Tuesday, 7 February 2017

Secrets Revealed About The UK's Biggest Onshore Wind Farm - Criminal Levels Of Environmental Impact!

The topography of the area is of a relatively flat plateau with occasional hills rising above the flatter plateau landmass, all of which is overlain with deep peat, in some places reaching down past 8 meters. 

On top of this is found a mixture of plants that are specialised in living in the low nutrient peat environment and which give the area its distinctive appearance.

One further factor had to come into play for the peat to form of course - a high rainfall (oceanic) climate. This coupled with the underlying geology of Whitelee meant that blanket bog formed over the scarred hills.

No-one knows exactly when blanket bogs began to form but its accepted that it was somewhere between 6000 and 9000 years ago.

Whitelee Landscape

Utopia - Dystopia ???
Commenting on the official opening of Whitelee Wind Farm, Friends of the Earth's Executive Director Andy Atkins said it was "...an exciting step towards a greener future..."

3,200 MW Hinkley Point C [HPC] will operate at 90% capacity factor [cf]. 539 MW Whitelee has a cf of 27%. It needs 20 wind farms the size of Whitelee to generate the same amount of intermittent electricity in a year, as the 24/7 electricity delivered by HPC.

"...With the current windfarm covering 78 km²..."

20 x 78 km² = 1,560 km²

  • A windfarm constructed sympathetically on peat can produce a positive CO2 return within 3 years of operation. If however the windfarm is poorly built, the CO2 payback can take 30 years - longer than the lifespan of the windfarm
  • About 70% of the roads at Whitelee are built using floating road construction methods because of the deep and sometimes fluid peat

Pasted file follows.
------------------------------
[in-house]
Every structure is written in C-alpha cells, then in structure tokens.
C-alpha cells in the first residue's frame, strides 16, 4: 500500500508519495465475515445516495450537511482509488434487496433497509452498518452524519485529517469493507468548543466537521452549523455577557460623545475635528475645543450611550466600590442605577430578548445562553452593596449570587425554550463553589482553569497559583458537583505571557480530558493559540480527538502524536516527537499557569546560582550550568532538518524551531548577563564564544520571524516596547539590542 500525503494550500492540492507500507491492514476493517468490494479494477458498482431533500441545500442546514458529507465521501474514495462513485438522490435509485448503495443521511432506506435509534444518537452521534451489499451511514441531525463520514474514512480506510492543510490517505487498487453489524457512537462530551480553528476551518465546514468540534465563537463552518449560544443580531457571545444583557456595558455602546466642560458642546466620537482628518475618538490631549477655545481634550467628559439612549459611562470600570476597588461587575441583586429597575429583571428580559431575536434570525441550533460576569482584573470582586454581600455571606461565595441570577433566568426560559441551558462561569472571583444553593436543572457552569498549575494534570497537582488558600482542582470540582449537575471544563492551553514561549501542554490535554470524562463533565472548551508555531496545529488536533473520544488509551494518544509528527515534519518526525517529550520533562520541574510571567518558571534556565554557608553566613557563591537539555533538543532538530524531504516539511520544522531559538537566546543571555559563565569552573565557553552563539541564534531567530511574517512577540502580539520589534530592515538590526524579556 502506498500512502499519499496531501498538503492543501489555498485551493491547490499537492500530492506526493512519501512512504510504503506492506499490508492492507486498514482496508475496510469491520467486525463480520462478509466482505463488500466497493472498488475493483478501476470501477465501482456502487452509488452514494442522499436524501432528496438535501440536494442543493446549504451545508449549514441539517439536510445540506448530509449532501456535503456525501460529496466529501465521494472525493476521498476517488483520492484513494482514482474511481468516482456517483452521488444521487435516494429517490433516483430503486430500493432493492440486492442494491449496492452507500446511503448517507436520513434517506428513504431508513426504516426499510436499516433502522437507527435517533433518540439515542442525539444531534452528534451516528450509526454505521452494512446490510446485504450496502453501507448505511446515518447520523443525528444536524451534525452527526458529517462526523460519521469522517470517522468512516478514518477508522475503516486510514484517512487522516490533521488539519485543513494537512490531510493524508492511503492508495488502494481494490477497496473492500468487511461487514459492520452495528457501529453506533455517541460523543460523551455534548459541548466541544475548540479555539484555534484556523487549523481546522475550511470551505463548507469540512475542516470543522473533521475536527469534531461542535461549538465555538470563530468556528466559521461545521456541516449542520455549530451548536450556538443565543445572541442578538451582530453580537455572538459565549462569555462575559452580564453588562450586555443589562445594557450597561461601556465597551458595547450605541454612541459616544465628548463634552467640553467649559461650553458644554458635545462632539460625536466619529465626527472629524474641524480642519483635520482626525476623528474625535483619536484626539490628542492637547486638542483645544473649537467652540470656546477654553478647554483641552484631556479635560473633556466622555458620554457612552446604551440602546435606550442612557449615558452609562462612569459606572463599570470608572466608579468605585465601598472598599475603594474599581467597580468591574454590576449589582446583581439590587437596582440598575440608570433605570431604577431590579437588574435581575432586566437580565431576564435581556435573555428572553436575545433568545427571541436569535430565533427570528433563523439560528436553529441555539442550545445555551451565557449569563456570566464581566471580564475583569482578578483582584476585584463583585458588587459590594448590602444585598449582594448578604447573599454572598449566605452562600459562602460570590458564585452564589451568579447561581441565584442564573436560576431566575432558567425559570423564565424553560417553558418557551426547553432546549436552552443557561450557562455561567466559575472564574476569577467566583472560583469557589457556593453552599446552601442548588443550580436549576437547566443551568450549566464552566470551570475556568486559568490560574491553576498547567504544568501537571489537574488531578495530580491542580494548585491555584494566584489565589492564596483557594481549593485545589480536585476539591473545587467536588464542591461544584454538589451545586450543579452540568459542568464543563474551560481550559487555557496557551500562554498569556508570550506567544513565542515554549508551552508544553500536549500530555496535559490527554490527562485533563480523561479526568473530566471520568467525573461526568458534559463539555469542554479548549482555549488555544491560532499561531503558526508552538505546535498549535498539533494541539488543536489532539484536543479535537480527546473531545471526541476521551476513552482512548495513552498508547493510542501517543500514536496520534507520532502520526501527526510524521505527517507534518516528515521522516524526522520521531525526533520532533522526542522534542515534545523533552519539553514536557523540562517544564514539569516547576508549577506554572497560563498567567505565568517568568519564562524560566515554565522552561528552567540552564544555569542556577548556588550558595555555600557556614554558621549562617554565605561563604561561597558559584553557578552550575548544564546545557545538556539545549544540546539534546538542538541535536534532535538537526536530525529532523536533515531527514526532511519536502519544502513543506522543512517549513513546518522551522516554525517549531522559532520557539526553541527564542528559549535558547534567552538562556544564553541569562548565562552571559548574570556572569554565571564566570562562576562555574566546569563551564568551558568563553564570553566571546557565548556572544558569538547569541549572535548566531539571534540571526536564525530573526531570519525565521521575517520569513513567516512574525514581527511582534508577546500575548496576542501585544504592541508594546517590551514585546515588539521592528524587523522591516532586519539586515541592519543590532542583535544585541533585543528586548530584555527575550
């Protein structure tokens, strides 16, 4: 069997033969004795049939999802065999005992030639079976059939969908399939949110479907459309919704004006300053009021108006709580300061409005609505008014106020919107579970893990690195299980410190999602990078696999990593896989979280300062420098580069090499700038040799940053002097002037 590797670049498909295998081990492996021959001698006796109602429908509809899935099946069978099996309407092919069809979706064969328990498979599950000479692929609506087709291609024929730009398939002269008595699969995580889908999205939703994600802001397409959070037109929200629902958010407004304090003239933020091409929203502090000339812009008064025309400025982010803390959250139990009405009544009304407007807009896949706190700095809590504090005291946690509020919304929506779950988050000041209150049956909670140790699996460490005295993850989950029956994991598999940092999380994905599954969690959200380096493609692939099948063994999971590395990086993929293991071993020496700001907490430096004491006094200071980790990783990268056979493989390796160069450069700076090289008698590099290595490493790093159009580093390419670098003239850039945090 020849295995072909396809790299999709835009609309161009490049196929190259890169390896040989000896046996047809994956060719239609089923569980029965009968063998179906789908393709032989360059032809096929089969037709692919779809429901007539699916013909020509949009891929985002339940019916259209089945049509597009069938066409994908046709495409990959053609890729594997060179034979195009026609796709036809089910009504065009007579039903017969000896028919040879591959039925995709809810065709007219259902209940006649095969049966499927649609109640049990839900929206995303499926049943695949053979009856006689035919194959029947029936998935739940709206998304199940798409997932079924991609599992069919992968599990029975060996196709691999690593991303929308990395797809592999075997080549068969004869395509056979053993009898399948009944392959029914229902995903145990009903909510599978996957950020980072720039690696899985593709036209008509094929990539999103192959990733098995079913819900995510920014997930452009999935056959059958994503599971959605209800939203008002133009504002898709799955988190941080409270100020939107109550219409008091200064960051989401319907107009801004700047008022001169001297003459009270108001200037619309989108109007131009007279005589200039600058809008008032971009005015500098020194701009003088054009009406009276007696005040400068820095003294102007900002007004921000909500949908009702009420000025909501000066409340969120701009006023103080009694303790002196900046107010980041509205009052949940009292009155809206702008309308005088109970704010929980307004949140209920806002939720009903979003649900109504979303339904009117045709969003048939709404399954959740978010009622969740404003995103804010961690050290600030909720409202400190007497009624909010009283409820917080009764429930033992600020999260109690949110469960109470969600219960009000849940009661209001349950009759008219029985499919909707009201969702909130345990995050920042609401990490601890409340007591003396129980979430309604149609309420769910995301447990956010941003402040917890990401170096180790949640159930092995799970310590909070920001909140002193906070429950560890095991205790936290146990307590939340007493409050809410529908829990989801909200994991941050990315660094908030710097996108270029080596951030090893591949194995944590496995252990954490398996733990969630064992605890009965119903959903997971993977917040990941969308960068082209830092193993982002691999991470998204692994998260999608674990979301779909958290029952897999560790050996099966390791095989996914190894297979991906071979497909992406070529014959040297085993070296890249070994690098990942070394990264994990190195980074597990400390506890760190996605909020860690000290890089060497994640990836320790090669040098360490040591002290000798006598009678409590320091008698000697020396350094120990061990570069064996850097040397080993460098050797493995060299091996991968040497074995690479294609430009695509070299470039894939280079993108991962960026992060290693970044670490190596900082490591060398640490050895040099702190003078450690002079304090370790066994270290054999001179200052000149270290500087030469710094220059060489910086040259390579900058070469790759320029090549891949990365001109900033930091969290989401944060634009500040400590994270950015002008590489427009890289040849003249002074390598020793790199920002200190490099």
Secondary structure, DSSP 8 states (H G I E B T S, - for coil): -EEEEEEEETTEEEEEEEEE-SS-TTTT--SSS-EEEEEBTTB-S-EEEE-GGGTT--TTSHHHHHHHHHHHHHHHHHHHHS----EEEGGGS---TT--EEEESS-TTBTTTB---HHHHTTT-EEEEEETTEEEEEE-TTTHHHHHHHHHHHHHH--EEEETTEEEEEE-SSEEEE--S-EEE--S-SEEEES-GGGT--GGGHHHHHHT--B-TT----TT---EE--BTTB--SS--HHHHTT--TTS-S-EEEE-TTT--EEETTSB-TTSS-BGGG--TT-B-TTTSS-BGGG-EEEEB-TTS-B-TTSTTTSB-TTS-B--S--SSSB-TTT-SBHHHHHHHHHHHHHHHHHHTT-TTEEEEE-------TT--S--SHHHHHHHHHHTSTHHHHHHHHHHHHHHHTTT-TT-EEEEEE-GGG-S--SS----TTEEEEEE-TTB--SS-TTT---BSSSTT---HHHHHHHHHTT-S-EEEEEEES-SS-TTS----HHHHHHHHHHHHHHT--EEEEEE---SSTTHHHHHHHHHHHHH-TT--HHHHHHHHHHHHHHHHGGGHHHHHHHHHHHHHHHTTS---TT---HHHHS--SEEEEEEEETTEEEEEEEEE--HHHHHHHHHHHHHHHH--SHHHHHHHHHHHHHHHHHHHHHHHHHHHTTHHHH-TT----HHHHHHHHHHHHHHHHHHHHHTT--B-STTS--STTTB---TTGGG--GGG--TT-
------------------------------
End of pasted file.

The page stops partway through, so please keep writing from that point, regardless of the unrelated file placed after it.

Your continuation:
• 900 hectares of non-native conifer plantation was removed as part of the development of Phase-1 of the windfarm - around 2.25 million trees
  • Deepest peat encountered was 7m. Average peat depth was 3.3m
  • Approximately 850,000m3 of peat excavated and spread
At 7:29, a walk through Whitelee Windfarm and a description of peat removal.
"...No-one knows exactly when blanket bogs began to form but its accepted that it was somewhere between A6000 and 9000 years ago..."

6,000 to 9,000 years of carbon storage - then it's all released in an instant. And for what? To cut an *unknowable* amount of greenhouse gas emissions 

*unknowable* - The calculation can only be modelled because of the impossibility of measuring the amount of methane released during construction, forest removal and peat bog excavation !
And that's not the end of the story. Whitelee's lifespan is stated as 20 years, but it will probably produce for 25 years, which is the norm [claimed by wind power bodies]. So the 20 wind farms would have to be built a 2nd and be 10 years into the 3rd build to deliver for 60 years. That's a factor of X2.4

That's 2.4 x 20 x 539 MW = 25,872 MW of installed capacity.
At £600 million for 539 MW:
25,872 MW Costs £28,800 million !!!!!!!


  1. If they last that long. Even assuming they do, there's a lot of maintenance to be done that adds to the capex payments. So much for free wind.